The U.S. Equal Employment Opportunity Commission should consider the many obstacles immigrant workers and people of color face when attempting to rectify discrimination and harassment at work, witnesses said during the early portion of a virtual session Monday.
Immigrant workers of color are often unaware of their rights, said Marisa Diaz, senior staff attorney at the nonprofit Legal Aid at Work, which may mean that unscrupulous employers are more likely to take advantage of them. Overrepresentation in low-wage jobs can leave immigrant workers in a more financially precarious position if they miss out on just one paycheck.
These workers also may possess less formal education than other U.S. workers, making it more difficult for them to navigate the country’s legal system when seeking enforcement of their rights, Diaz added. When they do attempt to assert those rights, immigrant workers can face repercussions beyond lost wages. For instance, such workers may be ineligible for unemployment insurance, Diaz said, and even those authorized for the benefits may fear attempting to access them.
“As the 9th [U.S. Circuit Court of Appeals] in Rivera v. Nibco and other courts have recognized, this threat chills both documented and undocumented workers’ rights,” Diaz said. “And we unfortunately see this type of retaliation come up time and again in the cases that we work on.”
Similarly, those with limited English proficiency face a variety of obstacles in work environments where English is the predominant language, she added, while those who work in rural areas may lack access to legal services that could help them.
A combination of two or more of these factors should allow a workers’ case to weigh in favor of prioritization from the EEOC, Diaz said; “That is because the confluence of these factors indicates a substantial vulnerability to workplace discrimination and a special need for the agency’s strategic enforcement power.”
Monday’s event marked the second of three listening sessions EEOC is hosting as it prepares its upcoming Strategic Enforcement Plan, outlying the agency’s priorities through 2026. Last month, the commission traveled to Buffalo, where it heard testimony from local leaders and family members of victims of the city’s May 14 mass shooting.
Like the listening session in Buffalo, the commission’s second event demonstrated the number of ways that systemic inequality in broader society may create the conditions for discrimination at work. This dynamic may be further complicated by geographical and occupational factors.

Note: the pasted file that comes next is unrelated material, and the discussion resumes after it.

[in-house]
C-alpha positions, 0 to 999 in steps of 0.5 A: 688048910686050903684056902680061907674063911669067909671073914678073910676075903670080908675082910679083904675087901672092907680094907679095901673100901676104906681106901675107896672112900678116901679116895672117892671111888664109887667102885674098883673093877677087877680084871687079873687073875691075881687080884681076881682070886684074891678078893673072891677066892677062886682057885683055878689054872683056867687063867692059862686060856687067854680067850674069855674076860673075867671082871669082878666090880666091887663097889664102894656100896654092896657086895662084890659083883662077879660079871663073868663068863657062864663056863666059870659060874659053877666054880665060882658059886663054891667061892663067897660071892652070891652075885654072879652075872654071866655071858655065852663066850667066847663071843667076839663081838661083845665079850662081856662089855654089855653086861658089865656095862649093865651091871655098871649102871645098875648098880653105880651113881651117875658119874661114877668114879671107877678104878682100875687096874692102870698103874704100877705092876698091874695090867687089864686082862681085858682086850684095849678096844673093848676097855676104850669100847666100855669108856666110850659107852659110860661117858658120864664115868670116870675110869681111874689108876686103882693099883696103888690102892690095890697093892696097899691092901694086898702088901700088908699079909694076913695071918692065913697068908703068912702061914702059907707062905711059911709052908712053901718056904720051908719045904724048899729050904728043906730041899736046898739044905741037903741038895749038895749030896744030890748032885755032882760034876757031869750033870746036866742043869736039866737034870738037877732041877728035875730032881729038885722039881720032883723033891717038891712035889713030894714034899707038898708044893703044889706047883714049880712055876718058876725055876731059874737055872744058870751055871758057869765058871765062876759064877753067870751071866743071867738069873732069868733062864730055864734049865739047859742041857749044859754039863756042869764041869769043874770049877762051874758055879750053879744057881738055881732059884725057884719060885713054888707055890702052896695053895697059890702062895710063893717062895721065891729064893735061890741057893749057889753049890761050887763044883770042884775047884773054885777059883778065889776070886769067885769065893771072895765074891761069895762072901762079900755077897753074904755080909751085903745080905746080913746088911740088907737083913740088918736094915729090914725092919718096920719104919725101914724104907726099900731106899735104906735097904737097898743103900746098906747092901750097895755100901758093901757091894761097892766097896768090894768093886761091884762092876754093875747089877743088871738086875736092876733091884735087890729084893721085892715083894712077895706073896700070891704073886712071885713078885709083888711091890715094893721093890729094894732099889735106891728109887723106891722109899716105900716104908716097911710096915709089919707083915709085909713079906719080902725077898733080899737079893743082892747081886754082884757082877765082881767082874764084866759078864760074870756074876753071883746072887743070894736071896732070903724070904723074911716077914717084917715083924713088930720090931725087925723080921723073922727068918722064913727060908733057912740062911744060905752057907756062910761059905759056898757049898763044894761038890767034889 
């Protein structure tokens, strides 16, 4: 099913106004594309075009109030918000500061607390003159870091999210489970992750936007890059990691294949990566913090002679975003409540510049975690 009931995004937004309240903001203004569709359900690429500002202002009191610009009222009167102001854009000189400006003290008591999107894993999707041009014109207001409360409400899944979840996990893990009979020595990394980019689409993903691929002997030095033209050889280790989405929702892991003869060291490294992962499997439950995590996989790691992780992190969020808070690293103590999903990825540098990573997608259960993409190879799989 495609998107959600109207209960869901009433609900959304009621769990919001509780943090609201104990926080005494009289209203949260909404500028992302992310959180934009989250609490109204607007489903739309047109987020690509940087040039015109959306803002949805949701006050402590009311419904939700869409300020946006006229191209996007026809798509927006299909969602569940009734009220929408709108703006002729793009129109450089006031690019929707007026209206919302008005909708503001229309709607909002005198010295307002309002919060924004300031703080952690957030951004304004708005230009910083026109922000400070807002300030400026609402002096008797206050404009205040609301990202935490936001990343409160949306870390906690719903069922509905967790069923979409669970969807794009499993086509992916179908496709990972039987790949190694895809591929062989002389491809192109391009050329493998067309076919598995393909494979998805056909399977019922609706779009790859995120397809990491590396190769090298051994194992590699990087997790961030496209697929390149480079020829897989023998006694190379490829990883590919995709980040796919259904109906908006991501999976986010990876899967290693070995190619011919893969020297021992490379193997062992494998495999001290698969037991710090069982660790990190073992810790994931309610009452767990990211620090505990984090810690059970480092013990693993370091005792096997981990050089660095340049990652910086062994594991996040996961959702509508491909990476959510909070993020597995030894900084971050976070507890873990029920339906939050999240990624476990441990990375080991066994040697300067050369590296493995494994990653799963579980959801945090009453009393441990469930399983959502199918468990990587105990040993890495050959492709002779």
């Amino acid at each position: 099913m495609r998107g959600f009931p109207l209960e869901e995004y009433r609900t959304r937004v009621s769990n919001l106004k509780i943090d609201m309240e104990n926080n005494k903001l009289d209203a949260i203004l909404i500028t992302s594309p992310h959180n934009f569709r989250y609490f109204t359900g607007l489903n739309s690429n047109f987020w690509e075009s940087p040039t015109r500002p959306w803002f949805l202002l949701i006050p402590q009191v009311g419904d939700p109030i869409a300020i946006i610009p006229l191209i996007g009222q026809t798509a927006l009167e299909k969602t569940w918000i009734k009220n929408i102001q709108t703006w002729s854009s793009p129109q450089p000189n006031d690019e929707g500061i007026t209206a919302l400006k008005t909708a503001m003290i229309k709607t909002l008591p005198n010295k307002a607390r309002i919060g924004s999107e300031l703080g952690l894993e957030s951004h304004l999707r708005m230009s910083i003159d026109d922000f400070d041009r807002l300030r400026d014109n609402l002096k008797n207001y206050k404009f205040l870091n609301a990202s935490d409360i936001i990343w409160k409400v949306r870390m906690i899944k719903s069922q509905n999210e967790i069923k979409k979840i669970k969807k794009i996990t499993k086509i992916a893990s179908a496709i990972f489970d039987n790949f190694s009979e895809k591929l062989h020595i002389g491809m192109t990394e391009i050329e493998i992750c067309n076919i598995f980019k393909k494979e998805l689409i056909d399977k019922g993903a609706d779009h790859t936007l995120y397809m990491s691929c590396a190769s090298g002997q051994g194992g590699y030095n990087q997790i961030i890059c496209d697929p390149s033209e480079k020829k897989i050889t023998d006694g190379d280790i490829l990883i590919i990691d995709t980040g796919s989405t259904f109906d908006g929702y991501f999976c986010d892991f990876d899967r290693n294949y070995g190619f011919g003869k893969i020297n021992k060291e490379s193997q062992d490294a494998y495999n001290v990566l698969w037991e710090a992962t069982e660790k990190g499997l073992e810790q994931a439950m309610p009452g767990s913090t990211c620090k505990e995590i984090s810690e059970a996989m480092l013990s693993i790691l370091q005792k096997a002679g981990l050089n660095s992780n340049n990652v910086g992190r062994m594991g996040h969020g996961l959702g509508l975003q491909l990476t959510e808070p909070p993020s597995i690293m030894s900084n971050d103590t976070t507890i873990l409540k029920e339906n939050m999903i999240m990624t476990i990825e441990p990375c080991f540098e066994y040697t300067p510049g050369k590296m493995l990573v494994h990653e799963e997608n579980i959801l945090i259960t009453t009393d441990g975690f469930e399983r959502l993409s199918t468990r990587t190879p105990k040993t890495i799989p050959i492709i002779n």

For example, immigrant agricultural workers in Washington state continue to deal with incidences of sexual harassment and discrimination, according to Blanca Rodriguez, deputy director of advocacy at Columbia Legal Services. Companies in the space often contract with vendors to perform training and handle harassment complaints, but “what they do is not adequate,” Rodriguez said.
Separately, witnesses with the nonprofit California Rural Legal Assistance said they have observed high rates of violence, discrimination and mistreatment against Indigenous Latin American workers in the state. These workers are often targeted because they are linguistically and culturally isolated, said Marisa Lundin, director of CRLA’s Indigenous program. Managers and supervisors also may take advantage of the fact that Indigenous workers have limited access to agencies that provide relief for workers, Lundin noted.
Undocumented immigrant workers face additional challenges. These workers often fill low-income positions in a variety of industries, a sector that Chancee Martorell, founder and executive director of the Thai Community Development Center in Los Angeles, termed the “underground economy.”
Martorell said her work with Thai workers and other workers who identify as part of Asian and Pacific Islander communities revealed experiences of labor trafficking and “egregious forms of exploitation,” including subminimum wages, lack of overtime compensation and occupational hazards.
“Oftentimes [these] workers are exploited by their own co-ethnic employers, who also discriminate on the basis of pregnancy, disability, gender or age, ” Martorell said. “Kinship ties between workers and their co-ethnic employers commonly undermine the workers’ ability to report their abuses or to express their grievances.”
These concerns are not necessarily new to EEOC, however. In its SEP for 2017 to 2021, the agency included a focus on “job segregation, harassment, trafficking, pay, retaliation and other policies and practices against vulnerable workers, including immigrant and migrant workers, as well as persons perceived to be members of these groups, and against members of underserved communities.”
Asked how EEOC could better address these topics moving forward, witnesses said the agency could partner with community-based organizations.
“If you have a CBO side-by-side with you, because we have become the trusted voice, you will earn that trust from [undocumented immigrant workers] and then they will find it more credible, have more confidence and understand that their status would not matter should they come forward,” Martorell said.
EEOC should also be mindful that workers often don’t fully understand the distinction between it and other federal agencies, such as the Department of Homeland Security, Diaz said. Additionally, EEOC could support workers in their applications for immigration relief, if those applications are related to a workplace investigation, she added.
“Many workers are afraid of even stepping forward,” Diaz said. “If they do learn that one of their colleagues was able to step forward and is protected during that investigation, that is also helpful to the agency’s enforcement efforts and to workers’ rights on the ground.”